Dolphins protect lifeguards from shark attack
A group of lifeguards practising off Ocean Beach near Whangarei on New Zealand´s North Island have recently revealed how they were protected by a pod of bottlenose dolphins. The lifeguards reported that they spent approximately 40 minutes surrounded by the dolphins. It is believed that this altruistic behaviour was due to the presence of a 3 metre great white shark in the area. After herding the lifeguards together the dolphins continually circled around them, becoming more agitated and tail slapping as they went, while the shark approached as close as 2 metres to the swimmers. Eventually, the dolphins managed to ward off the shark and the lifeguards managed to swim the 100 meters safely back to shore.
This is not the first report of such an incident. There have been many stories involving dolphins aiding or rescuing humans from as far back as the 1800s.
Again off the New Zealand coastline, a Risso´s dolphin known locally as Pelorus Jack used to escort ferry steamers in the late 1800s – before he was killed by whalers. Another story came from WDCS´s very own Alexandra Morton, a well respected orca researcher based in Canada. Alex reported that one day she became lost in her boat in thick fog, off the British Columbian coastline. As she became disorientated and worried, a group of orcas whom she recognised from her extensive studies suddenly appeared out of the fog. She decided to follow them across the strait and sure enough after a while they led her out of the fog to safety. Alex is convinced that these orcas deliberately helped to rescue her!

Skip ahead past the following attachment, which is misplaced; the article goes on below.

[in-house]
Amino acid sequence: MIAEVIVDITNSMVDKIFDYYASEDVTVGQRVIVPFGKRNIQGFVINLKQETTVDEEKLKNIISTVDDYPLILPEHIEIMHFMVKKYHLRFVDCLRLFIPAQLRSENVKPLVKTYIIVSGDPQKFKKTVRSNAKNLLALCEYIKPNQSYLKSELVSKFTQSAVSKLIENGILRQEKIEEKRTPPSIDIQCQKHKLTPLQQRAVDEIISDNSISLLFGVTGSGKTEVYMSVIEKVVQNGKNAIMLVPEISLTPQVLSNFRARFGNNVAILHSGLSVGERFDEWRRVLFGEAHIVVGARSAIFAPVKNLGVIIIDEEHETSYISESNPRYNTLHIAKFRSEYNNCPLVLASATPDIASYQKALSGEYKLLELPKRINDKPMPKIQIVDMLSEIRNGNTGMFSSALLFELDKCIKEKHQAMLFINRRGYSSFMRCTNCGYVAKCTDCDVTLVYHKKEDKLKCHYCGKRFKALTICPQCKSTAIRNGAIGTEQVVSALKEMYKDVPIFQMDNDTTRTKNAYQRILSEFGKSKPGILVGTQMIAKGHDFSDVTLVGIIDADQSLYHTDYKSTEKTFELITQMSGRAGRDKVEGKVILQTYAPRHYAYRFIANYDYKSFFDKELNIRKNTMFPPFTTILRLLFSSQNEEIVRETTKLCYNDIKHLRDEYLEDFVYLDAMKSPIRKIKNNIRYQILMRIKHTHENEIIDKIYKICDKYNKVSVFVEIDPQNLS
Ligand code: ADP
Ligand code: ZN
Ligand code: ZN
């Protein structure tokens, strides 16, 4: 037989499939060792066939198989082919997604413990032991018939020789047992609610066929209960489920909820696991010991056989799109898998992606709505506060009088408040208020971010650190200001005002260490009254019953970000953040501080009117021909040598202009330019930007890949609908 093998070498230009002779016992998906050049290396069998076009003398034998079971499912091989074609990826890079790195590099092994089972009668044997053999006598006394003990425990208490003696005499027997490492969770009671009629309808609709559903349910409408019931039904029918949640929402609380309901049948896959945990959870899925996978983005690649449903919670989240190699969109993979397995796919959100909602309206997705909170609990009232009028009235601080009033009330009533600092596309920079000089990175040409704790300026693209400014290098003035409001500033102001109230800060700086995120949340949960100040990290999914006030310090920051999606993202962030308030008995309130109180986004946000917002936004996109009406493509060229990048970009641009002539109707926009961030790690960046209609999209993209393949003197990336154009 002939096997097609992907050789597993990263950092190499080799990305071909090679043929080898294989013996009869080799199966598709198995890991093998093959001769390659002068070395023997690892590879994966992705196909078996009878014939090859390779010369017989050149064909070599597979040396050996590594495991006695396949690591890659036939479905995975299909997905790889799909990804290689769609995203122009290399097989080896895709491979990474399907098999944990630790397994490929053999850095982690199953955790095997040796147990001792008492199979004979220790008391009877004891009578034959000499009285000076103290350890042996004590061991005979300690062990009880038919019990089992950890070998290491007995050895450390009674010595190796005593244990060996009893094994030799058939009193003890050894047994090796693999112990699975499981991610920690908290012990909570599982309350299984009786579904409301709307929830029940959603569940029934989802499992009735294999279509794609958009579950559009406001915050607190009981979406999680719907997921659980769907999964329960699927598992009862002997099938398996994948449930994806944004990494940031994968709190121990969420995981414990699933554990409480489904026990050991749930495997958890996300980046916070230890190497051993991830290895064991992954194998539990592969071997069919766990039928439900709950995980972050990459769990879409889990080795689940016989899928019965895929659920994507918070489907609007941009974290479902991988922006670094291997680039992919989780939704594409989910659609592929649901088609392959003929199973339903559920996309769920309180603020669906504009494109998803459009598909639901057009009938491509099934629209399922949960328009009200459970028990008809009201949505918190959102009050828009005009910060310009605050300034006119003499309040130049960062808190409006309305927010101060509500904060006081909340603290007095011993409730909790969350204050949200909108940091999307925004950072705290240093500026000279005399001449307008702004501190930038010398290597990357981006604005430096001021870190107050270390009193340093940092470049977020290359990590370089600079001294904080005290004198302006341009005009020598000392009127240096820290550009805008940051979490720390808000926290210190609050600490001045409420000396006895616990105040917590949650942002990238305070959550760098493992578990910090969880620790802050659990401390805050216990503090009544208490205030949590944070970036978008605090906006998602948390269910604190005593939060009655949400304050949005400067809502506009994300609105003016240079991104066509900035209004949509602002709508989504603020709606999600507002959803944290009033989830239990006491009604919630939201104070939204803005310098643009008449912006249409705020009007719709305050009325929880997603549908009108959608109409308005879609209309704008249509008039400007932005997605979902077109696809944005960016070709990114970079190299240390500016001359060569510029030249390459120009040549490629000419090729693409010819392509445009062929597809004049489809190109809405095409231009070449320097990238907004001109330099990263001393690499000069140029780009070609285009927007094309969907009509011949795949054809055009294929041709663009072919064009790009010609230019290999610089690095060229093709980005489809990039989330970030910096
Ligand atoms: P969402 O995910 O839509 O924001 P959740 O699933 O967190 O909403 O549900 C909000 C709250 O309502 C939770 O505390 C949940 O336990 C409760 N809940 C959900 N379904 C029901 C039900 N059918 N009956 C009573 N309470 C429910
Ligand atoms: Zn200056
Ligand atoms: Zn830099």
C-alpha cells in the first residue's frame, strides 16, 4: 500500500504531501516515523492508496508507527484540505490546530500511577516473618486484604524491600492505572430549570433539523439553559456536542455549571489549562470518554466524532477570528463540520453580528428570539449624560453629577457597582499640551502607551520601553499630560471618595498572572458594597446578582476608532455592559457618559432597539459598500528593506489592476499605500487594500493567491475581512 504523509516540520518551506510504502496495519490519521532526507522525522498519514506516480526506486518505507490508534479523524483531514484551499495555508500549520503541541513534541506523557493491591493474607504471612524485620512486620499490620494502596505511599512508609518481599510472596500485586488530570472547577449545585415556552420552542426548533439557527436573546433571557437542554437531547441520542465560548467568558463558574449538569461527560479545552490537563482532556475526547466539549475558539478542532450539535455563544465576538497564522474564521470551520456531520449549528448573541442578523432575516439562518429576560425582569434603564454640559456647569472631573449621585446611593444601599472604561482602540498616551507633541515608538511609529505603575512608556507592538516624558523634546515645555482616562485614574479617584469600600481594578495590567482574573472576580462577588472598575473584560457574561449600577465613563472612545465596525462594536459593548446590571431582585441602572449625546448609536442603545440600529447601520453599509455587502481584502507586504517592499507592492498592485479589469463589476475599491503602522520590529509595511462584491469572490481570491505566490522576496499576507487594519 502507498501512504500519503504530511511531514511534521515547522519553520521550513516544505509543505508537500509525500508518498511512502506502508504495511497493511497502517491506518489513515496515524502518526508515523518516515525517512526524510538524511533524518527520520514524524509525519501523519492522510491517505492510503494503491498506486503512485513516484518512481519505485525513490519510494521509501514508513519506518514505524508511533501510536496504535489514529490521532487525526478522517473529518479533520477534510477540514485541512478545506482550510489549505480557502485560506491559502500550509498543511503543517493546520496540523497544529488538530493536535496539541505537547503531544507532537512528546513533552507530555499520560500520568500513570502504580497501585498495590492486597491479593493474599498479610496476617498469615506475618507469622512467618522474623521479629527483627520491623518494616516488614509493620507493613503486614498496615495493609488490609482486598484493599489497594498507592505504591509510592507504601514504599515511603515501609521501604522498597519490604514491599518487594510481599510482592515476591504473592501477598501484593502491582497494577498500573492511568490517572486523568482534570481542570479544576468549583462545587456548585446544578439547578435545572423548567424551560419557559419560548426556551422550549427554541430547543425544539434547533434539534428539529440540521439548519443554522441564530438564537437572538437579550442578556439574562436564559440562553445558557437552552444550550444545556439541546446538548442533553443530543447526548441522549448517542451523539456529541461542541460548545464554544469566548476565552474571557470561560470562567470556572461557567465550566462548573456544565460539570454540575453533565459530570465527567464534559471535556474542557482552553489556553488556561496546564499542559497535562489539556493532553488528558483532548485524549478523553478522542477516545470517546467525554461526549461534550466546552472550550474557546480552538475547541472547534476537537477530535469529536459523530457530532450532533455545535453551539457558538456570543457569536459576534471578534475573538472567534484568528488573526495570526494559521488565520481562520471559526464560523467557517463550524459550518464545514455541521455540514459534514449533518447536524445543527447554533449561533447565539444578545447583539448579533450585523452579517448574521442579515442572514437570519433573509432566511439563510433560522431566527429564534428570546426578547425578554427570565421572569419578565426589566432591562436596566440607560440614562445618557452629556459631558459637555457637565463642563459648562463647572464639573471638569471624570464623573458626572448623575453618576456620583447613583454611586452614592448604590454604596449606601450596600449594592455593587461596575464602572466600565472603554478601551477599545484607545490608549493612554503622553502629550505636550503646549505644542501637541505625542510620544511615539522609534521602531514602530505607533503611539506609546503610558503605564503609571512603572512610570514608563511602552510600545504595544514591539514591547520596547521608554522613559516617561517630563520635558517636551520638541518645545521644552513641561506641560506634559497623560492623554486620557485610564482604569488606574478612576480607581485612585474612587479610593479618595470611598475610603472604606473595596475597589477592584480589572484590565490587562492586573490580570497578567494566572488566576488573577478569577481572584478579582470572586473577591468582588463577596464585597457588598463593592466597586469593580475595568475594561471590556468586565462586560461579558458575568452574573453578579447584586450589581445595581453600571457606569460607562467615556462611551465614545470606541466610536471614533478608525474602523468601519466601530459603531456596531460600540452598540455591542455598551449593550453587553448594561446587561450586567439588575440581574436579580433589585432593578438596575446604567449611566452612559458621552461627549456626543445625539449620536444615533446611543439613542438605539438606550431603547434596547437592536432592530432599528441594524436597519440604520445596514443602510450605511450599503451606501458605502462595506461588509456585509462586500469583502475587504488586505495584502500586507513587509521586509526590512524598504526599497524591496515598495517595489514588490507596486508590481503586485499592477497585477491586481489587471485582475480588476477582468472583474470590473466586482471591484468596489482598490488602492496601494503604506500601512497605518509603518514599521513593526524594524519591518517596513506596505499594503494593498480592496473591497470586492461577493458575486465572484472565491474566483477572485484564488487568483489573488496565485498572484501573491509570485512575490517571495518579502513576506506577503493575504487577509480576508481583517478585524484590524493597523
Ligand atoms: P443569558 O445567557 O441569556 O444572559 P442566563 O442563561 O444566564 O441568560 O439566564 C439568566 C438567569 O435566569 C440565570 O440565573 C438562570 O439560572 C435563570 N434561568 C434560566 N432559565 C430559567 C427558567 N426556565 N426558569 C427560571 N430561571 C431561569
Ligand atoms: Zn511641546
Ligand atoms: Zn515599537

Considering that over the centuries we have hunted whales and dolphins without pity, driving some populations to extinction, and that they still face a catalogue of man-made threats today (whaling/ captures for aquariums/ noise and chemical pollution/ entanglement in fishing nets and much more), it is deeply moving – even humbling to think that dolphins will protect us in this way.
Did you know that dolphins have huge complex brains – bigger than our own? That they have the ability to teach successive generations complex habits? For example, the Patagonian orcas, against instinct, beach themselves in order to catch sea lions on the shore.
It is hard to know why dolphins continue to aid us in this way. It is believed that their natural instinct to protect their young and others in their group may be a contributing factor.
For more up to date fascinating facts on the whales and dolphins – why not purchase the brand new book “Whales & Dolphins of the World” – by WDCS´s International Director of Science, Mark Simmonds? This fantastic book with many interesting facts including a section on dolphins helping humans has just been published and is now available from Phinz.
This story is taken from www.wdcs.co.uk
White beaked dolphins off the coast of Húsavík, North Iceland.
photo: Heimir Harðarson